Image source, Image caption, Henrietta Lacks, a tobacco farmer, was buried in an unmarked grave in Virginia in 1951
L World Health Organization (WHO) honored African American woman whose cells led to breakthroughs.
Henrietta Lacks died aged 31 in 1951 cervical cancer and samples of its cells were collected by doctors without his knowledge or that of his family.
They were the first human cells living organisms to multiply outside the human body.
They were used in research that led to the polio vaccine, genetic mapping and IVF treatment.
These advances andothers have enabled Henrietta Lacks to be called the "mother " of modern medicine.
"What happened to Henrietta was wrong, " WHO Director-General Tedros Adhanom Ghebreyesus said on Wednesday at a special ceremony in Geneva, Switzerland.
"Henrietta Lacks has been exploited. She is one of many women of color whose bodies have been abused by science.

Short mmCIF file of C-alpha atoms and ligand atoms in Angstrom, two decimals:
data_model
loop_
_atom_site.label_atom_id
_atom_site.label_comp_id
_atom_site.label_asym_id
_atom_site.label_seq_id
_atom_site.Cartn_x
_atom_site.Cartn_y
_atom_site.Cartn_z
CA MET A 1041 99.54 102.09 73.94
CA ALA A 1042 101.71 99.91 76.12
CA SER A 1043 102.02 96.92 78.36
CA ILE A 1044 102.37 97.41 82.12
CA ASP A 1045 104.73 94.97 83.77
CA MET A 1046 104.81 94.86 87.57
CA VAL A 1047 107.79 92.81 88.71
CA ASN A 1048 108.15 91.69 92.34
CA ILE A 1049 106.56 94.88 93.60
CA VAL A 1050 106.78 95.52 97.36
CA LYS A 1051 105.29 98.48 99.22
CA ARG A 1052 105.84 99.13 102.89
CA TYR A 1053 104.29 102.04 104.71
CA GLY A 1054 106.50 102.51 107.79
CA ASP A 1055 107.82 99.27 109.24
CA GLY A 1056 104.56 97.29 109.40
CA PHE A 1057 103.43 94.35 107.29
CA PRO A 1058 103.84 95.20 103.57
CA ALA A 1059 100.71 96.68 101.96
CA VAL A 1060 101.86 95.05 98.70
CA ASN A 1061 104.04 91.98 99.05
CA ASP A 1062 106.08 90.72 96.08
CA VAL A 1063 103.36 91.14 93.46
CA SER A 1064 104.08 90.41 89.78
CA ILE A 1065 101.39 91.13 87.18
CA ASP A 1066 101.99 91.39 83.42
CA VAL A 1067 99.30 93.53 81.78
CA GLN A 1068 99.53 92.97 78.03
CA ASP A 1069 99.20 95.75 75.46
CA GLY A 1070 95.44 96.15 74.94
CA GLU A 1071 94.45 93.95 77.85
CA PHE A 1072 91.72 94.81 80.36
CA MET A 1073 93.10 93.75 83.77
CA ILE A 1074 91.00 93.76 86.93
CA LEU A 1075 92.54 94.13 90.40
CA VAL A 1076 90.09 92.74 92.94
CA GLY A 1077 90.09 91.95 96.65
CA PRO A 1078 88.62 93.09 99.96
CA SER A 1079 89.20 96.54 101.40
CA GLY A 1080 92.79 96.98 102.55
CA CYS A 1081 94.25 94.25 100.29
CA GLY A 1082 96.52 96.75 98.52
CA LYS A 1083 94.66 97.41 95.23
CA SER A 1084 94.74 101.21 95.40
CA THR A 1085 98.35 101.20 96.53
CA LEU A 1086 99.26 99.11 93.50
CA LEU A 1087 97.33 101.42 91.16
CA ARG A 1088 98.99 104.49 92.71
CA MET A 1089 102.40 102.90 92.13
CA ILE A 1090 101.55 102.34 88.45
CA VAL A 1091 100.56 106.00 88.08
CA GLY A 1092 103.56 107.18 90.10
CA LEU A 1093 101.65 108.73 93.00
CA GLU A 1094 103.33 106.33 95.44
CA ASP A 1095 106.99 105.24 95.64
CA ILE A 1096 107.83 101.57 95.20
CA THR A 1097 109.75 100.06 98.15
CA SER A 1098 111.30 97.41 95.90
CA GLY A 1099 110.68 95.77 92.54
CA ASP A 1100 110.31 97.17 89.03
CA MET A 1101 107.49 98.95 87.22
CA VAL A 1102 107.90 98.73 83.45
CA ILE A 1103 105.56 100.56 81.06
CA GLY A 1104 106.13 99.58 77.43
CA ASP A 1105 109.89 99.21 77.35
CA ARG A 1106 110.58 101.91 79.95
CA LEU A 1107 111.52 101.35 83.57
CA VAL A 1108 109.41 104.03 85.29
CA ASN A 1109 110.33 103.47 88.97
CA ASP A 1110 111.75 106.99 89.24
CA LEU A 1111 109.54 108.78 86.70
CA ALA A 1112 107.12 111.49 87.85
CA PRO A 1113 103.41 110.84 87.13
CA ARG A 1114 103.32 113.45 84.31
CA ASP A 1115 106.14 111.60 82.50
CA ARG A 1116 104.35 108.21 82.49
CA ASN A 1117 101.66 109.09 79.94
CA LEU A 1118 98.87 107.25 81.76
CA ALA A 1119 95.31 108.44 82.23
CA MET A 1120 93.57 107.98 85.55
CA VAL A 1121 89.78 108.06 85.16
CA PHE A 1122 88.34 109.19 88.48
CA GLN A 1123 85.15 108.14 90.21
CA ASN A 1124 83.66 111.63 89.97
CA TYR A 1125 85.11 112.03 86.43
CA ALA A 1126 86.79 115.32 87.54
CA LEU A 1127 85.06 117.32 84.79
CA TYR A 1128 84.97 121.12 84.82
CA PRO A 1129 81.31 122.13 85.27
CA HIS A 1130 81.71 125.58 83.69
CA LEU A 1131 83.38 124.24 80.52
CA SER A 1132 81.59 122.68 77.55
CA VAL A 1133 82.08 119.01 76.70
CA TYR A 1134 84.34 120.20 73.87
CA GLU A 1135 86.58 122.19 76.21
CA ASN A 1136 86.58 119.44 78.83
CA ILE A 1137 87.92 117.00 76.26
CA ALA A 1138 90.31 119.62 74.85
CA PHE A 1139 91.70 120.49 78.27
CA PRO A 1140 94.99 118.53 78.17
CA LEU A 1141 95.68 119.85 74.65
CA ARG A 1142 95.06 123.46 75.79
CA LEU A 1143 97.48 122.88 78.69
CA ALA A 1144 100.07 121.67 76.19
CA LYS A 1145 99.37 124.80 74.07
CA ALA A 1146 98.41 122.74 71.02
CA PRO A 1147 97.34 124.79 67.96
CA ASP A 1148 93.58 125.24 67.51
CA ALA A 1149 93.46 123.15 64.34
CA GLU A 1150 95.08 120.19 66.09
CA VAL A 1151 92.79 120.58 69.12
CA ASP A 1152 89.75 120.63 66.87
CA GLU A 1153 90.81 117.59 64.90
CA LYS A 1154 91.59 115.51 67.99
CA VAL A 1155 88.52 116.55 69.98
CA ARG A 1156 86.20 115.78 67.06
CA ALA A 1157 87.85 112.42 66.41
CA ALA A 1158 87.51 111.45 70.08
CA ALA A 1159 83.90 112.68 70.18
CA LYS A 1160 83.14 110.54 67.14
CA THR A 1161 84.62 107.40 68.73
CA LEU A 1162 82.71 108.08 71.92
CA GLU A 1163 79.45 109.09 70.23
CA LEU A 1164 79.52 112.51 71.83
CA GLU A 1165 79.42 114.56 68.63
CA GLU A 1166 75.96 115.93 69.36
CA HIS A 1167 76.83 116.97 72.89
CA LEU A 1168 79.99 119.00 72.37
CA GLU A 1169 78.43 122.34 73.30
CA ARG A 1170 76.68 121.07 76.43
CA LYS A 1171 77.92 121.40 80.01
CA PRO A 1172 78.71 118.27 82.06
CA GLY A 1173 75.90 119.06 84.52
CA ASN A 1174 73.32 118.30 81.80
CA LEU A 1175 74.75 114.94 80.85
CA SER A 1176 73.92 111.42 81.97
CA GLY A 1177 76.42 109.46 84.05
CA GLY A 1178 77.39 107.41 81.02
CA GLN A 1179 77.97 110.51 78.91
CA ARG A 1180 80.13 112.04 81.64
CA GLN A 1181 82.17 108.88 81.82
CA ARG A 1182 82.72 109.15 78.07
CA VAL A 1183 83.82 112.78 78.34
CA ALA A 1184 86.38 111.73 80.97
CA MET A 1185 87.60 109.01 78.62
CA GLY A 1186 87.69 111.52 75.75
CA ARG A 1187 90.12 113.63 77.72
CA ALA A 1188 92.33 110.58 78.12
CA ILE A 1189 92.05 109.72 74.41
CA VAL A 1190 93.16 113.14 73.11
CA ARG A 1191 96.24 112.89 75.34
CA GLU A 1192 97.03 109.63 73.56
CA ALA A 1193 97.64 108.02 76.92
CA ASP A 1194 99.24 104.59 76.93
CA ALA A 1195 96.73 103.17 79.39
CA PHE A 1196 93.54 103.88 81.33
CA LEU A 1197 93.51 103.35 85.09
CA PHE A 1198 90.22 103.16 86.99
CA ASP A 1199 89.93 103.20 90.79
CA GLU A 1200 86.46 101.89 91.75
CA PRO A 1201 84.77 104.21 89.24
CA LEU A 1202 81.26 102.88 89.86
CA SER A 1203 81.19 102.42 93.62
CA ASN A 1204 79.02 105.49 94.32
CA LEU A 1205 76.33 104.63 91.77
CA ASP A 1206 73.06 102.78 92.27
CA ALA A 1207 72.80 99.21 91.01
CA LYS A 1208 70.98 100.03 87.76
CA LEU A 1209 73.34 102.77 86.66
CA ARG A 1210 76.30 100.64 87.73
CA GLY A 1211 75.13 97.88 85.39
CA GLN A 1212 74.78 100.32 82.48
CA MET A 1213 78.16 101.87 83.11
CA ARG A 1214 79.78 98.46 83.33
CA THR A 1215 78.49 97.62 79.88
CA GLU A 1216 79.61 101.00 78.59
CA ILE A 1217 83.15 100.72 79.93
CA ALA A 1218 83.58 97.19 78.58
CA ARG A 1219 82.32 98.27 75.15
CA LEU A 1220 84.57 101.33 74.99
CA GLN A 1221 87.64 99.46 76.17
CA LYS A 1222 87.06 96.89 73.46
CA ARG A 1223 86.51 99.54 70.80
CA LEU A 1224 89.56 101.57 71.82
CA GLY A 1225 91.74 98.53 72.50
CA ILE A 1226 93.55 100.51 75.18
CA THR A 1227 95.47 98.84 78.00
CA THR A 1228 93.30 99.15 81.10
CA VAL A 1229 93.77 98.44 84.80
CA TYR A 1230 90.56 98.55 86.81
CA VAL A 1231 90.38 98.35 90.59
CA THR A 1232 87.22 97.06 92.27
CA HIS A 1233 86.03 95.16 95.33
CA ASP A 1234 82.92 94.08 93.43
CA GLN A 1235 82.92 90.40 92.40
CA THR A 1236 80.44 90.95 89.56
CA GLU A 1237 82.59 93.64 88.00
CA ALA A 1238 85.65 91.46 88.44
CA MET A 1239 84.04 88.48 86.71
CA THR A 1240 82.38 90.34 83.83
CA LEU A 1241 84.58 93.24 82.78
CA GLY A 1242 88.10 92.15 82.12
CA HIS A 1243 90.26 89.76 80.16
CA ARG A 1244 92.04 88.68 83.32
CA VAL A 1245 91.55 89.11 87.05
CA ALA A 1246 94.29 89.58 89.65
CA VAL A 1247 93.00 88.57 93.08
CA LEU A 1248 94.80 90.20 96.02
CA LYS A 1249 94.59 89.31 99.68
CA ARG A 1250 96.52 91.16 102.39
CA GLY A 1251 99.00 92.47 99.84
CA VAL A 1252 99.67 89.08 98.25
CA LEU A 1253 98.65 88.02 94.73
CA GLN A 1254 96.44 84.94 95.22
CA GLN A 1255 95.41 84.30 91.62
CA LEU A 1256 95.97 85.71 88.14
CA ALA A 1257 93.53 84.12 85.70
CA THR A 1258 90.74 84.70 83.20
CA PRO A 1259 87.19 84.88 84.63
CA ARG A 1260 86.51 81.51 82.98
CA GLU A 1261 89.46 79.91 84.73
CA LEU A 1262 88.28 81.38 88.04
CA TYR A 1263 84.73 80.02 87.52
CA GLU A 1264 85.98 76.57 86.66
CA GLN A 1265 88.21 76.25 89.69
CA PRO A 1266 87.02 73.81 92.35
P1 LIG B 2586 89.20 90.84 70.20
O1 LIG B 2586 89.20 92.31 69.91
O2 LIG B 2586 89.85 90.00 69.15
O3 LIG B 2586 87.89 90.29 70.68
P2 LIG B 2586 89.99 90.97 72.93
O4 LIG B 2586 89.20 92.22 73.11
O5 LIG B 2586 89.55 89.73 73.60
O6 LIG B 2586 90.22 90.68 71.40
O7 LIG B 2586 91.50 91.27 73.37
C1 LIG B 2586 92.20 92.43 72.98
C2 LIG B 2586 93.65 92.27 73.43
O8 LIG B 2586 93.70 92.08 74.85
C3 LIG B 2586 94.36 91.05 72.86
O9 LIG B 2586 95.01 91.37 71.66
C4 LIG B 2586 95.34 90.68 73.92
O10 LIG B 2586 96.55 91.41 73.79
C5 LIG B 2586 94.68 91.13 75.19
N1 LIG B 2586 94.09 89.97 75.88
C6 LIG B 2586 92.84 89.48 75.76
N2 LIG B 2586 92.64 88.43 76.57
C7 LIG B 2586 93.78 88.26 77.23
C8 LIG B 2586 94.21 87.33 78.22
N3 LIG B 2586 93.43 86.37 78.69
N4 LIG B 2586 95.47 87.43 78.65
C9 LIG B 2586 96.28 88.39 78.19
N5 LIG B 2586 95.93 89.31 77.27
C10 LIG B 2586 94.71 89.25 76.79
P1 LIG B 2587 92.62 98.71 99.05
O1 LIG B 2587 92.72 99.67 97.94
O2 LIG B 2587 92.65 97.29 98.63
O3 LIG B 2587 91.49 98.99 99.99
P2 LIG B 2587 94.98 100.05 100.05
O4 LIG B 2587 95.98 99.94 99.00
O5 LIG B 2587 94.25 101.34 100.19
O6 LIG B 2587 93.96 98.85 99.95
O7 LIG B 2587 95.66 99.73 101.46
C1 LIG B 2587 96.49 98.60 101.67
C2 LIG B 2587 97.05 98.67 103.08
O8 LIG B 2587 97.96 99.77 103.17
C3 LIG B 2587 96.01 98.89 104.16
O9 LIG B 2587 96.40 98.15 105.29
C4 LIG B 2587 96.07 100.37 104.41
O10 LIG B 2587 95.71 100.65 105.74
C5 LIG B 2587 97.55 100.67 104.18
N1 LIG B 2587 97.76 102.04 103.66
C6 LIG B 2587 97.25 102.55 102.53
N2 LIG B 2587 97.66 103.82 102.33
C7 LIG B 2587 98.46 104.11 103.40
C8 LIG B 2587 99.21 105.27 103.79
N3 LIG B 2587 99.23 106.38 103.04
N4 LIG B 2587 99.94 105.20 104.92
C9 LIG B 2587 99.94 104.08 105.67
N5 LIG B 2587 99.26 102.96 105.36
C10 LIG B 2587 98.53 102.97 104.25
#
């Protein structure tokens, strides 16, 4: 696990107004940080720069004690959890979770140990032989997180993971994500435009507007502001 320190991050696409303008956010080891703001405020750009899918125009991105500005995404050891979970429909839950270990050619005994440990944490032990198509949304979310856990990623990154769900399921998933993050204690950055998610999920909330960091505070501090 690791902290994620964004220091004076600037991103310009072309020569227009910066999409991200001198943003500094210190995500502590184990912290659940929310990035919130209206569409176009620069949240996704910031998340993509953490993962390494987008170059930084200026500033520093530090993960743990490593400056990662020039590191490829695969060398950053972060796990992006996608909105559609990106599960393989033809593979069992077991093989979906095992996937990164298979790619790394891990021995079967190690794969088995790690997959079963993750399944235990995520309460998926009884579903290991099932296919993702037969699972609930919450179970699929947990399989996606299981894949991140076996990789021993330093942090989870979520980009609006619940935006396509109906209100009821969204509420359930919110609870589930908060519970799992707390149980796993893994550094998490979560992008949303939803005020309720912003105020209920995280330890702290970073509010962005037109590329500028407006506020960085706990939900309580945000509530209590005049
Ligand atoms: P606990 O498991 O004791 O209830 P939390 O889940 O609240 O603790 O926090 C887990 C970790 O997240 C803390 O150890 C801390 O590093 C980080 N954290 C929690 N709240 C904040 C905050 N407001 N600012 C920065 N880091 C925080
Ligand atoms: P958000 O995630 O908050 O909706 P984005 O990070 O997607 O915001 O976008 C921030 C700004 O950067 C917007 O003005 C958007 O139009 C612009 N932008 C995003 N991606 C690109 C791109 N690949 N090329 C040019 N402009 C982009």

" She trusted the health system so that she could receive treatment. But the system took something from him without his knowledge or consent "said Dr Tedros.
HeLa cells - a name derived from the first two letters of the given name and surname Henrietta Lacks - have also been used in the cervical cancer vaccinethe uterus, the very disease that killed the Lacks.
Receiving the award, Lawrence, Lacks' 87-year-old son, described his mother as a remarkable woman , who continued to help the world long after her death.
Lacks, a tobacco farmer from Virginia, was buried in a grave after her death at a racially segregated hospital in Baltimore, Maryland.